The American past has become just as much an ideological battleground as contemporary politics. Conservatives hail the enduring wisdom of the Founding Fathers, while liberals and leftists condemn them for protecting slavery. The same New Deal that right-wingers damn as an assault on individual freedom was, for the left, a period when unions grew strong and the federal government helped citizens who could not help themselves. The Trump ascendancy has us arguing whether America was ever “great” and, if so, when that may have been and why.
But when writing about one of the most significant events in the nation’s history, the combatants lay their weapons aside. Most historians on both the left and right agree that the United States should never have intervened in the First World War. Bankers may have drawn the U.S. into the war, assert Larry Schweikart and Michael Patrick Allen, the conservative authors of A Patriot’s History of the Modern World, and then President Woodrow Wilson committed “egregious violations of civil rights” through the Espionage and Sedition Acts. The radical filmmaker Oliver Stone and his co-author of The Untold History of the United States agree: “Economic interests clearly placed the United States in the Allied camp” and then “Congress passed some of the most repressive legislation in the country’s history.”
What explains this rare concurrence of views? Both sides essentially echo the lament Senator William J. Stone, a Missouri Democrat and chair of the Senate Foreign Relations Committee, voiced when casting his vote early against declaring war on Imperial Germany in April, 1917: “I won’t vote for this war because If we go into it, we will never again have the same old Republic.”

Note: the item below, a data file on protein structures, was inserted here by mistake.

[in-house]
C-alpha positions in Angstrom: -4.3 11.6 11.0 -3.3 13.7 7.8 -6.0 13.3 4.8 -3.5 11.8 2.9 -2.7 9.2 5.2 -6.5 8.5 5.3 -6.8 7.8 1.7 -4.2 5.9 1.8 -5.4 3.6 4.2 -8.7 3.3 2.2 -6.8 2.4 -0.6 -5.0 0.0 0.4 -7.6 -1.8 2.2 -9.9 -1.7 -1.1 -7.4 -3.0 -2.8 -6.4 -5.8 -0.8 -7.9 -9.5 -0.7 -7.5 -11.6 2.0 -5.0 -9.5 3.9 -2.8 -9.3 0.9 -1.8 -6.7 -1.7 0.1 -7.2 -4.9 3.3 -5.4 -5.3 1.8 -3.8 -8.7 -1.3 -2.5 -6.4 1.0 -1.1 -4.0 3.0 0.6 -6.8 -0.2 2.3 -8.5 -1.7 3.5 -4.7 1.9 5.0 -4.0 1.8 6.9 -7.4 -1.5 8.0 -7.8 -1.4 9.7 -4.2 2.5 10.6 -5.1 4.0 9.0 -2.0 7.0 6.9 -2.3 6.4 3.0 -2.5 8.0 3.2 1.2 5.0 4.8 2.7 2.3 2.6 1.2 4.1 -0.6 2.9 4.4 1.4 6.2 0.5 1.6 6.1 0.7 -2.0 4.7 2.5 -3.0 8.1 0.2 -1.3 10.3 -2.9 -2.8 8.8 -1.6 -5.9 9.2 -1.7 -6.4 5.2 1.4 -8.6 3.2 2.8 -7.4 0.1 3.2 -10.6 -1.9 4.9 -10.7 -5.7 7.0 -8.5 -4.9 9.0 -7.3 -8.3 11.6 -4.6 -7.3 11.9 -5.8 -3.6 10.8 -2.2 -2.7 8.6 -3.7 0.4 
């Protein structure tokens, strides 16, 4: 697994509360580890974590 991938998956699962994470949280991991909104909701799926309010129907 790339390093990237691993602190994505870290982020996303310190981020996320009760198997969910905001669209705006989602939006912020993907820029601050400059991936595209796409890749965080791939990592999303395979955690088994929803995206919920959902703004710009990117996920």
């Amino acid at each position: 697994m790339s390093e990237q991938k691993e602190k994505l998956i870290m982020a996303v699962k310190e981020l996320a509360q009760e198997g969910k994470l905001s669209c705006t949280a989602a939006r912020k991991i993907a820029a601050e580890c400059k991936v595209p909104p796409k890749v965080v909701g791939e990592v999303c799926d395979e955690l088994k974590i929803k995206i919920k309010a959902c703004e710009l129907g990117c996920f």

For conservatives, that republic was one in which the powers of the states dwarfed those of the national government. Few Americans paid income tax until World War I, and the U.S. had neither the force nor the will to compel other nations to model themselves on us. But by taking the nation into war and instituting a draft, Wilson equated “progressivism” with federal might and endless crusading abroad.
Leftists, of course, cheer federal power when it is used to defend civil rights and redistribute wealth. But they blast Wilson’s decision to jail such dissenters from war as Eugene Debs, the leading Socialist, and Emma Goldman, the great exponent of feminism and free love, as well as hundreds of others. And they charge that the president’s famous declaration that “the world must be made safe for democracy” paved the way for future interventions in Central America, Vietnam, and the Mideast that killed millions of people and utterly failed to achieve any visionary purpose.
A century ago, the Americans who opposed hurling young men into the maelstrom that was destroying Europe were also a remarkably diverse lot—demographically as well as politically. The large anti-war coalition ranged from anarchists like Goldman to progressives like Senator Robert La Follette and William Jennings Bryan to black radicals like A.P. Randolph and white supremacists like Rep. Claude Kitchin of North Carolina, the majority leader of the House.
They made two different but complementary arguments against either preparing for war or waging it. One was quite radical; it gestured toward a future world of democratic nations that would have neither a cause nor the will to take up arms again. Joining the Allies, they feared, would extinguish the passion for global amity on which any hope of abolishing war depended.